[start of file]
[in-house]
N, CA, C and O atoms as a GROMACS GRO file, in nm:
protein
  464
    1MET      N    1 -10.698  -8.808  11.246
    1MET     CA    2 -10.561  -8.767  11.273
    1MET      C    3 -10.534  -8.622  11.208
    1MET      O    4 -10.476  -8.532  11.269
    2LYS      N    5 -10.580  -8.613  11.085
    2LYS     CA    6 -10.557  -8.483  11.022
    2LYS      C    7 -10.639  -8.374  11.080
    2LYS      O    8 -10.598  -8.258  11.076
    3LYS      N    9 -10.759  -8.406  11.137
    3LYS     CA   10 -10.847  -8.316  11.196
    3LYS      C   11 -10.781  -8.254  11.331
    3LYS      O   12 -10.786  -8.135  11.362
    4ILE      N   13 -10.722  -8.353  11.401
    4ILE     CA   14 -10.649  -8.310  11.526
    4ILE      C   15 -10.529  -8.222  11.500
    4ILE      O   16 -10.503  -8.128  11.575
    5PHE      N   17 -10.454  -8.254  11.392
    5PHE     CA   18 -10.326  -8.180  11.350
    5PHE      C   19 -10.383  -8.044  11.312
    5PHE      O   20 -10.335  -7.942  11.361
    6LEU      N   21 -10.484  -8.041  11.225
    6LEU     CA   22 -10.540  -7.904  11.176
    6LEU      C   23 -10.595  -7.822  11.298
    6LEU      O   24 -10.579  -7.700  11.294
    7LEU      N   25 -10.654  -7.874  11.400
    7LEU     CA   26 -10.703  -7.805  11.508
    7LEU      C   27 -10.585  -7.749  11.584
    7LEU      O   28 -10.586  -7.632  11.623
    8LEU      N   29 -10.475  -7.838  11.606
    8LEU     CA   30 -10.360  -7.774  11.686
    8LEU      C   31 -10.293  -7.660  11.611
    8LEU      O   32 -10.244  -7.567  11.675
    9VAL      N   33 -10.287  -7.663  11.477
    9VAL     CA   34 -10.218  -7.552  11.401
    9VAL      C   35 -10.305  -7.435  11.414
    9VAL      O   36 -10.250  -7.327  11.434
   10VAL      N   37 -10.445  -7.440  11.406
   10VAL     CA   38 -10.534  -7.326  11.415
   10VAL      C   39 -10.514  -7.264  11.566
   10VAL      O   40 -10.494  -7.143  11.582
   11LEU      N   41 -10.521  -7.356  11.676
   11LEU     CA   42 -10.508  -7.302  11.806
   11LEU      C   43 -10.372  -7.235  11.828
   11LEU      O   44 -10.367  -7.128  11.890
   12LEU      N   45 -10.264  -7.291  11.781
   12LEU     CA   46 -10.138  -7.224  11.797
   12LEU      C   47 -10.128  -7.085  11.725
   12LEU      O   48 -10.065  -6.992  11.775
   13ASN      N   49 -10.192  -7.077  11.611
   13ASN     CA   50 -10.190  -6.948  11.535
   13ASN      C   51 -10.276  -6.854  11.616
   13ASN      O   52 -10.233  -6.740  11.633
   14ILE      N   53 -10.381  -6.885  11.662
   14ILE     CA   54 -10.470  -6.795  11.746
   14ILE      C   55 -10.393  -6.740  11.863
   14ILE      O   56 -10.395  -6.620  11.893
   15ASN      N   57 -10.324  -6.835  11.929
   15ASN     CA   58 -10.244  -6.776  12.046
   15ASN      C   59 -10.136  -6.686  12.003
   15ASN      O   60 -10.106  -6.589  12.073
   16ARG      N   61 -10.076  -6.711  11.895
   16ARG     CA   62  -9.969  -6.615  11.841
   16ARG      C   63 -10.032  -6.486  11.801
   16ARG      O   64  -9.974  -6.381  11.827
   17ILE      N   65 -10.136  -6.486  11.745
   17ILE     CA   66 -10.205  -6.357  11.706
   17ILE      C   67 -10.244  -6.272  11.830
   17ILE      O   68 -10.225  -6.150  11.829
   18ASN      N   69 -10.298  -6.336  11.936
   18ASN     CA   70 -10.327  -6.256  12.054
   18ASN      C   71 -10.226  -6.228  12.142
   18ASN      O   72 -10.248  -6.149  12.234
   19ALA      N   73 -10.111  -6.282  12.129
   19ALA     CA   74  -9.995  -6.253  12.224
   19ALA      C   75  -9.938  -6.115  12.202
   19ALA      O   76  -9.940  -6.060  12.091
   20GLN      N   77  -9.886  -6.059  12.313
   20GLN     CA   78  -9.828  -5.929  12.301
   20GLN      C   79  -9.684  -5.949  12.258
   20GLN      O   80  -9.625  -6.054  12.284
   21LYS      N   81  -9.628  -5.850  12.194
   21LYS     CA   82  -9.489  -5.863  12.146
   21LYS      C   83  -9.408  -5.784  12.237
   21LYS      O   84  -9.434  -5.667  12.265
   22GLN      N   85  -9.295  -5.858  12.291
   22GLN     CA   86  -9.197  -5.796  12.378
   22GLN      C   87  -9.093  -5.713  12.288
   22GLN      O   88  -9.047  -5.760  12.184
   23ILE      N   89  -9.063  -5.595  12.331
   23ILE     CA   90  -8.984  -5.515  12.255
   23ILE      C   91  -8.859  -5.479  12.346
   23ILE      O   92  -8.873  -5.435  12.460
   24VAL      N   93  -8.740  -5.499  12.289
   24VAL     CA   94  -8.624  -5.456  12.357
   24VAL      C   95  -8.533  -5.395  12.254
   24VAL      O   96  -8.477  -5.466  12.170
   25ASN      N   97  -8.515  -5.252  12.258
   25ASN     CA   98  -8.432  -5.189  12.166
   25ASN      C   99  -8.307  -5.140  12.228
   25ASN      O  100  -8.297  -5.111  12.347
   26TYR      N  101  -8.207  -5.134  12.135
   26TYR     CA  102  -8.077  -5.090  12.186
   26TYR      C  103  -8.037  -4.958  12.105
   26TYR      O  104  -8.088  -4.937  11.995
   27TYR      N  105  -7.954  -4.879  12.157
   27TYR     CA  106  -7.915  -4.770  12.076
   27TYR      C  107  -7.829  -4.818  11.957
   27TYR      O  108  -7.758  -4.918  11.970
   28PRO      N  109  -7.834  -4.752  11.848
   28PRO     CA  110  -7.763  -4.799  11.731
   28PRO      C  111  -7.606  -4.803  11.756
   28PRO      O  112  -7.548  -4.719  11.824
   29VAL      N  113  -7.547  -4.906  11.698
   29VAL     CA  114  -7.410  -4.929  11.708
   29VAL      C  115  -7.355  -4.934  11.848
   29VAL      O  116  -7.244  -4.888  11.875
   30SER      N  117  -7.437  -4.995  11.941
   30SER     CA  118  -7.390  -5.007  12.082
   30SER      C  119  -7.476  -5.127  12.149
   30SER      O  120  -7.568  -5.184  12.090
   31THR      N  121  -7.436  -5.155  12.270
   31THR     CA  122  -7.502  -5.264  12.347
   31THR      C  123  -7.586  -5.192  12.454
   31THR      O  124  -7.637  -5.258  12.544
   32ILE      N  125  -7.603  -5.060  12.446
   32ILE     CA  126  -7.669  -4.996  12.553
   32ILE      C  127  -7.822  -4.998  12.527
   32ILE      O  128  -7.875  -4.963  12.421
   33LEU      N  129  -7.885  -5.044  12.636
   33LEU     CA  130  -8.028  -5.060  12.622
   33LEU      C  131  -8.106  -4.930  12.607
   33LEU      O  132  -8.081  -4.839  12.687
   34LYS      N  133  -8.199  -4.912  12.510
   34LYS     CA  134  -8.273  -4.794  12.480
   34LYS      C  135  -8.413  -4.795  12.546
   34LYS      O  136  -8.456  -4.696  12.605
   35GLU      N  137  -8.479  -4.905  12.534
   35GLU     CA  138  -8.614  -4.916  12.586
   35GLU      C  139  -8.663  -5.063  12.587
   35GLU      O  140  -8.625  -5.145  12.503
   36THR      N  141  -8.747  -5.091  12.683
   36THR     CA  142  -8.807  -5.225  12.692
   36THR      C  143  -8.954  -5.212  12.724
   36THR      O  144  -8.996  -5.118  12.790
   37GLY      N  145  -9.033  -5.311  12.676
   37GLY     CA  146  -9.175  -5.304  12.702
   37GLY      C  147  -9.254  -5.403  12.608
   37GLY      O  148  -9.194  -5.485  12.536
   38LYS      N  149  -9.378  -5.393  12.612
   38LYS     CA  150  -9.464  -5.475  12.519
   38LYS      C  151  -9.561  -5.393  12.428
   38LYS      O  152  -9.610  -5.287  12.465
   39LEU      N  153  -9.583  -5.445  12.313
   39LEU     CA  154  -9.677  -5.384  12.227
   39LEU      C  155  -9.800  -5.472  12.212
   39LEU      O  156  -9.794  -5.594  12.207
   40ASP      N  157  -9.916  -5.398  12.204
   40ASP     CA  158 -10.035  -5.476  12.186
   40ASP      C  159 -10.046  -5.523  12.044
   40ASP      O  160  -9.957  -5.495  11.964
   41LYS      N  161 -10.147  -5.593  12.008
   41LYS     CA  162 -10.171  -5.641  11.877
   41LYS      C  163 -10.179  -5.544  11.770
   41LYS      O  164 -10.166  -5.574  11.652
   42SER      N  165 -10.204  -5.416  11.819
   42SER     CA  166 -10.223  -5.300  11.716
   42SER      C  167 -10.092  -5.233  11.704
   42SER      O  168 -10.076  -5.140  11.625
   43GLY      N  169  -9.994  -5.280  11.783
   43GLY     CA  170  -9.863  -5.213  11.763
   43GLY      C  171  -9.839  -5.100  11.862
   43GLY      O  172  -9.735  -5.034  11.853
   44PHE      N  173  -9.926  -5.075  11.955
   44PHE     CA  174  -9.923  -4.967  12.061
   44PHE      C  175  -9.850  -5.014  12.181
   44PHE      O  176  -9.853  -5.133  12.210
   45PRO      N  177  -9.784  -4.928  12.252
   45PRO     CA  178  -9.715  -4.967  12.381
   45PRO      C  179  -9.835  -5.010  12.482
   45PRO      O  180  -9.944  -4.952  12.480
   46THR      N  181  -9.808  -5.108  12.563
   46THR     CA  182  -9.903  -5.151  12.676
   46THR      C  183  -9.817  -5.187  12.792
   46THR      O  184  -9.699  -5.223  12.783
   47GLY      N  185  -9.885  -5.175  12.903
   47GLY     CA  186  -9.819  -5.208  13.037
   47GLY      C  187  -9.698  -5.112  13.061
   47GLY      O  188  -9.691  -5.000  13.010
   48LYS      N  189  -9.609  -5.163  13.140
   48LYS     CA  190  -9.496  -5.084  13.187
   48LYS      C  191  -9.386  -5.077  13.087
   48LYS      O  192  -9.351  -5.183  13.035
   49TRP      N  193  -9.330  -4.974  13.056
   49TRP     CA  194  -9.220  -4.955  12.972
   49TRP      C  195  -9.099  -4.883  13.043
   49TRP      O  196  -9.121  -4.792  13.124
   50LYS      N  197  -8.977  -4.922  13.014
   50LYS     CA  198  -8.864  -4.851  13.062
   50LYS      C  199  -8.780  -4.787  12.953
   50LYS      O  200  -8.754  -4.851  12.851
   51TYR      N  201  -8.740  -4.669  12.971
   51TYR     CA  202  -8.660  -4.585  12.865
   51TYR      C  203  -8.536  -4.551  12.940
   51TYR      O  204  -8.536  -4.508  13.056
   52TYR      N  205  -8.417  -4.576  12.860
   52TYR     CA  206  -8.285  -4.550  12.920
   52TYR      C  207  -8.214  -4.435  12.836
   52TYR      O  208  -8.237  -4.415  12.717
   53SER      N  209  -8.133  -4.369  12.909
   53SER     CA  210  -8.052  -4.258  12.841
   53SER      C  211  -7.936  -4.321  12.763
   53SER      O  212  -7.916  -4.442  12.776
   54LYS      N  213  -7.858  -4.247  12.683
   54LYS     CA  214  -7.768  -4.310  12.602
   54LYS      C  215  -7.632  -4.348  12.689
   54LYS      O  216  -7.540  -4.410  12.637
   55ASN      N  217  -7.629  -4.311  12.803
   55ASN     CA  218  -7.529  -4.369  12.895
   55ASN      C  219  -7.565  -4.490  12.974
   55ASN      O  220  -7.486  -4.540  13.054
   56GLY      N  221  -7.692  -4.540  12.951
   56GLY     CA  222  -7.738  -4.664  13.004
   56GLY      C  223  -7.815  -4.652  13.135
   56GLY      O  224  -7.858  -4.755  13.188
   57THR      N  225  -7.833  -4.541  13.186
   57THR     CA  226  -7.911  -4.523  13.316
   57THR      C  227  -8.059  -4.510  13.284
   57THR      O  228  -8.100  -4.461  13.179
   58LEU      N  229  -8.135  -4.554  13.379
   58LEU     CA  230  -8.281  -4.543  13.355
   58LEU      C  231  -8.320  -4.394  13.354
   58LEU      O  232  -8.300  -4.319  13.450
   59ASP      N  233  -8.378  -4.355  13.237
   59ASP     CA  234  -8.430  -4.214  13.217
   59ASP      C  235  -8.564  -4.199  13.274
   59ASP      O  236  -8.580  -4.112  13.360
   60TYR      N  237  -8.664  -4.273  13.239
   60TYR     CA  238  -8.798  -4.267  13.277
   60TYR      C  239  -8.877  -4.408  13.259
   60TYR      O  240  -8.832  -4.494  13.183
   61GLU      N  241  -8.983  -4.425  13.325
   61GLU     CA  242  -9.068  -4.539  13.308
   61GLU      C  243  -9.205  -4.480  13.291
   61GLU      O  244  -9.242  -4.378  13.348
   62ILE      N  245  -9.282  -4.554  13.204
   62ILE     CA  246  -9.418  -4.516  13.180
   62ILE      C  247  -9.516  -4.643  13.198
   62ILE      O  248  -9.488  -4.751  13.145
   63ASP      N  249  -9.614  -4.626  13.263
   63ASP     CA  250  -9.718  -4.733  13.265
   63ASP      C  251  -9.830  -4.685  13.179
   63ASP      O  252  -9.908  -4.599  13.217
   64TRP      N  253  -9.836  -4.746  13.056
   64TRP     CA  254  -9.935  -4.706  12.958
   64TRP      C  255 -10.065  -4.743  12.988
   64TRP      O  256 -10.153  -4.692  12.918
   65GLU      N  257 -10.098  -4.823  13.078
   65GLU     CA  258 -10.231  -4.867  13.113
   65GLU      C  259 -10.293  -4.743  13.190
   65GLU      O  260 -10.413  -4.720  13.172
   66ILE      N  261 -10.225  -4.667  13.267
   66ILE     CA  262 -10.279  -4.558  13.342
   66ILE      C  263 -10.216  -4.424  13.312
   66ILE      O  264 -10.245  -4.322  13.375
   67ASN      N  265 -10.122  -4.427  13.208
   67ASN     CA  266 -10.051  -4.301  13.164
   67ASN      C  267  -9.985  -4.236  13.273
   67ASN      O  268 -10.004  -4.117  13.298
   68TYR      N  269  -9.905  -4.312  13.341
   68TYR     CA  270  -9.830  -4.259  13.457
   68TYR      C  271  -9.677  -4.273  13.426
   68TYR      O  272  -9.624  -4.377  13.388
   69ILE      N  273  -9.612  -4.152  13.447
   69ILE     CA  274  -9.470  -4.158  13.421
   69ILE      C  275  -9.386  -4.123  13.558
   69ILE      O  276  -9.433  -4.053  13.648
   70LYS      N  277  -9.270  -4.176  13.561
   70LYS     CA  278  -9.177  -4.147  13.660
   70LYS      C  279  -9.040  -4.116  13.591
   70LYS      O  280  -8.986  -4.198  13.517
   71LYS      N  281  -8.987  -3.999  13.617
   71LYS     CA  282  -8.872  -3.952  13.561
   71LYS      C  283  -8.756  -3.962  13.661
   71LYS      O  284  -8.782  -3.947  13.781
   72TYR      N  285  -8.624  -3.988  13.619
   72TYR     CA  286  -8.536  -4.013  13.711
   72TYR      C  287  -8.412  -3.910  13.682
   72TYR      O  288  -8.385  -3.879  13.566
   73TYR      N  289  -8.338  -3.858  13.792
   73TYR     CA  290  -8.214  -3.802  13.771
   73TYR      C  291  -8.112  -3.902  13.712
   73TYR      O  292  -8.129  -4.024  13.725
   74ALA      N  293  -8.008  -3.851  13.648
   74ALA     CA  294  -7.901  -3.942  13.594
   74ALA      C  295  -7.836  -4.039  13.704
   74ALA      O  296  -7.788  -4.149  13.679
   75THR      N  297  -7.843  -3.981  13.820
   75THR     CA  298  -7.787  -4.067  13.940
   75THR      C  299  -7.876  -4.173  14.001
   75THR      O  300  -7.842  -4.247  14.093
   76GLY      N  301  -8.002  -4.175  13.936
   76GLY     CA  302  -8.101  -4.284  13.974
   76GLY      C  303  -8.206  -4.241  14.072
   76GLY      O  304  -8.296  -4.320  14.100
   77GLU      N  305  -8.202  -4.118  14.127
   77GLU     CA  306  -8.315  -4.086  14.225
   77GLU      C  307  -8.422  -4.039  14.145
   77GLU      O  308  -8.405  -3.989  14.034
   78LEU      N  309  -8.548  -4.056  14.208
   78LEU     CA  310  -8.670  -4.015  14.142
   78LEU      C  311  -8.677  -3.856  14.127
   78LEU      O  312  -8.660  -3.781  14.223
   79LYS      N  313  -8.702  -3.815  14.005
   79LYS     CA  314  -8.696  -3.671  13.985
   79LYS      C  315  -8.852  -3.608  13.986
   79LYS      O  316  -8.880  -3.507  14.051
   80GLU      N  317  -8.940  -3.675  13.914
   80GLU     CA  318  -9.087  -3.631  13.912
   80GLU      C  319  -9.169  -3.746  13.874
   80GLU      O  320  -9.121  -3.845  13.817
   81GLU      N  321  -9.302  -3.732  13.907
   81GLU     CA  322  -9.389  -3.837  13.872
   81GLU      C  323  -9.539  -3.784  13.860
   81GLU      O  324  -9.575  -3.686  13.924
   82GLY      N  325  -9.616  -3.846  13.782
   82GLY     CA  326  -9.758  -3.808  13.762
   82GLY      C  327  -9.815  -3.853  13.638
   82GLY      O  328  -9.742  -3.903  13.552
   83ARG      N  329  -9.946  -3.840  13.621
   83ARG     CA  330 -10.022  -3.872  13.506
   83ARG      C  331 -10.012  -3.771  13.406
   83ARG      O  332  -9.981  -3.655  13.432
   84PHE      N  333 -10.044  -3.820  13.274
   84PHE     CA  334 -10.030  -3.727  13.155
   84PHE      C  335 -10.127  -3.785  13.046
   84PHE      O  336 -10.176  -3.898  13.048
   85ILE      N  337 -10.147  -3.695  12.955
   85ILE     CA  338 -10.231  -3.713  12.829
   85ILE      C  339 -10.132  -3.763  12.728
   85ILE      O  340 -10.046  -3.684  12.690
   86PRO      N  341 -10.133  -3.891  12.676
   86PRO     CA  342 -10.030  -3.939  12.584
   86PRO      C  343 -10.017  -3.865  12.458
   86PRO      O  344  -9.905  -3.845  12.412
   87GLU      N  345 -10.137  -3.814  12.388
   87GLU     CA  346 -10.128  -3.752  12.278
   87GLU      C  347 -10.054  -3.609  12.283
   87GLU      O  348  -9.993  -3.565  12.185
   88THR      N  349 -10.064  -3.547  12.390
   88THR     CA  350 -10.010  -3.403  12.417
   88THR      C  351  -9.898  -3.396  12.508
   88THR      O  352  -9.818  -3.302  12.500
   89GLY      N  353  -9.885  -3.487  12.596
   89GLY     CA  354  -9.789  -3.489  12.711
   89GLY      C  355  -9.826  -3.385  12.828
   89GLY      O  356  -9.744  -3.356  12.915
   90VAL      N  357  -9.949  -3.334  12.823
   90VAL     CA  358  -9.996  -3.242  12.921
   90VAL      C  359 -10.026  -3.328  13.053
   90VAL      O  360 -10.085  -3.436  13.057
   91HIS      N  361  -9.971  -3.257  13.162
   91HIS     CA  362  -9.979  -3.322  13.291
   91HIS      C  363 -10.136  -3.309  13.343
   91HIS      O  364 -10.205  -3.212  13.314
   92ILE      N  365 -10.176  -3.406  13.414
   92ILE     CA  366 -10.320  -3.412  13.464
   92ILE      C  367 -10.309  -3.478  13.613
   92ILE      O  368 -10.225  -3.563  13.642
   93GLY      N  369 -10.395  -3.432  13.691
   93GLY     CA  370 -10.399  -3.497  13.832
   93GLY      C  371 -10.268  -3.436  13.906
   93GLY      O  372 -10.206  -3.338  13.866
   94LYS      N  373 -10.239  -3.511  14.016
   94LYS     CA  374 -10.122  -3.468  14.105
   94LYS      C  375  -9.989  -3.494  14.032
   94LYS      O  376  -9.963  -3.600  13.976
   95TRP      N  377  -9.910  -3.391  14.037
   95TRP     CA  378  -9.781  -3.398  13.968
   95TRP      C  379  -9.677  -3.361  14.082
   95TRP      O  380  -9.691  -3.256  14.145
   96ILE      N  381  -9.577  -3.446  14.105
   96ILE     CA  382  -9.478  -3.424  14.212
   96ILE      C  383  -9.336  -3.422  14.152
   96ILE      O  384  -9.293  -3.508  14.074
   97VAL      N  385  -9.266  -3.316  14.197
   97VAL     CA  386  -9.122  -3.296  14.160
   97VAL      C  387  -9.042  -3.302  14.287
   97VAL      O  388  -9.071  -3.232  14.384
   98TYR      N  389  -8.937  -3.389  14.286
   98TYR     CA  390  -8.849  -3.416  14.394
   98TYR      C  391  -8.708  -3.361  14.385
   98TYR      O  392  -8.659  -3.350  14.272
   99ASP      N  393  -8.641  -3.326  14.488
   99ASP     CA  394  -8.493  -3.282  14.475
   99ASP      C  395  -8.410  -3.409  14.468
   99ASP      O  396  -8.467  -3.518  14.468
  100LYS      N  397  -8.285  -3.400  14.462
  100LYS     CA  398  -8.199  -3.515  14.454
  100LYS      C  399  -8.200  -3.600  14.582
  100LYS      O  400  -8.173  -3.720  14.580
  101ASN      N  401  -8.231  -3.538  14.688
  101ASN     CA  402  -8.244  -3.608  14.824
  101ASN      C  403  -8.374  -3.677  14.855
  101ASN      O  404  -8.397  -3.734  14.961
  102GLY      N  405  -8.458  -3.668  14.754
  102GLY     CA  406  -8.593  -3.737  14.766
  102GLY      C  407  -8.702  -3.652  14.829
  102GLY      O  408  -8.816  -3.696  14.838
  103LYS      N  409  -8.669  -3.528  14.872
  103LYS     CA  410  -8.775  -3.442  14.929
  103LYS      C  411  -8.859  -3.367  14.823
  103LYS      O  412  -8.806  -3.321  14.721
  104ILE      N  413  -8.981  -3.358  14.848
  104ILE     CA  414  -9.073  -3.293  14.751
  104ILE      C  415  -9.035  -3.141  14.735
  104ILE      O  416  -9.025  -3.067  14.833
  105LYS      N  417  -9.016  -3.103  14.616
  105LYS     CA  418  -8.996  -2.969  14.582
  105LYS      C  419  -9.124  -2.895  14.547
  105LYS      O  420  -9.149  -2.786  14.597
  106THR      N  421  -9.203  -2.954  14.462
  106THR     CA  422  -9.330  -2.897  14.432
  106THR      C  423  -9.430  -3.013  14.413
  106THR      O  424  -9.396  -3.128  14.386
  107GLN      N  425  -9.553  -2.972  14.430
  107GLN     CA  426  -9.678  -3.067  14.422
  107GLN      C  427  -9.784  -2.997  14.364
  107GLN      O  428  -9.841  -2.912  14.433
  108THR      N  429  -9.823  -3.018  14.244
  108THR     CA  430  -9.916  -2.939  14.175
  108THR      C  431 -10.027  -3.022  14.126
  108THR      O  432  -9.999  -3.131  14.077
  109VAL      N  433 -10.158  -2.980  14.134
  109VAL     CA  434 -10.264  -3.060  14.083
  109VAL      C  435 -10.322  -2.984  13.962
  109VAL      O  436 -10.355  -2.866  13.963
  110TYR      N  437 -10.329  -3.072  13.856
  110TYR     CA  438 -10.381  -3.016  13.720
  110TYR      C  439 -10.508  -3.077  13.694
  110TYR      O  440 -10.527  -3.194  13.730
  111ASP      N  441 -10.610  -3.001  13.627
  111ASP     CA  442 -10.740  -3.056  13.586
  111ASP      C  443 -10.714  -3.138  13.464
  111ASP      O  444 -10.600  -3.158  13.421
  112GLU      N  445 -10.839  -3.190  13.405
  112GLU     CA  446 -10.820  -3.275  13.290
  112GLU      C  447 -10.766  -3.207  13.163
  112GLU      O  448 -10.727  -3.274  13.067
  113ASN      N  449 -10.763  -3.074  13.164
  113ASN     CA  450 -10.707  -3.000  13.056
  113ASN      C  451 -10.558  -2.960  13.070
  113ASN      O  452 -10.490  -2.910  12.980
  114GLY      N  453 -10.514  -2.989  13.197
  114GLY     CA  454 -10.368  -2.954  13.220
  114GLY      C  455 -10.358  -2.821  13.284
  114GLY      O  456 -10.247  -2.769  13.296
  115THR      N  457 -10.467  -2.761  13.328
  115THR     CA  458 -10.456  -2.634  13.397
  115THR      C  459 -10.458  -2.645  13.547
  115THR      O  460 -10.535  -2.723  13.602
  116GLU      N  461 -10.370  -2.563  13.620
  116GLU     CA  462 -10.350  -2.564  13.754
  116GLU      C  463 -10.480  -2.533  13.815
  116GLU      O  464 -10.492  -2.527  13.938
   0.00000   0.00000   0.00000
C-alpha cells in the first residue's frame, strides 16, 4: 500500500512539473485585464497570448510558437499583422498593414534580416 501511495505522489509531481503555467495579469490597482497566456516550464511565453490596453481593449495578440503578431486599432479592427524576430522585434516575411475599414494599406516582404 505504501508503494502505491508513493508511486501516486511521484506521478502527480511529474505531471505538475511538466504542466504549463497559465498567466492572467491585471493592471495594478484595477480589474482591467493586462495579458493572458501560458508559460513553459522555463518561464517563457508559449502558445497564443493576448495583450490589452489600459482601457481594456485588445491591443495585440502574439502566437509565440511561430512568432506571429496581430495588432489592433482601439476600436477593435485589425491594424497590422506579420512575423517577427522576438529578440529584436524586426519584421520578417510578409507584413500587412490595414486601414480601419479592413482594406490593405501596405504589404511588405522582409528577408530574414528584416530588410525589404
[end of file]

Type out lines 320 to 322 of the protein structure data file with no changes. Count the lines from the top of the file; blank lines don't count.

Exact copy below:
   79LYS      O  316  -8.880  -3.507  14.051
   80GLU      N  317  -8.940  -3.675  13.914
   80GLU     CA  318  -9.087  -3.631  13.912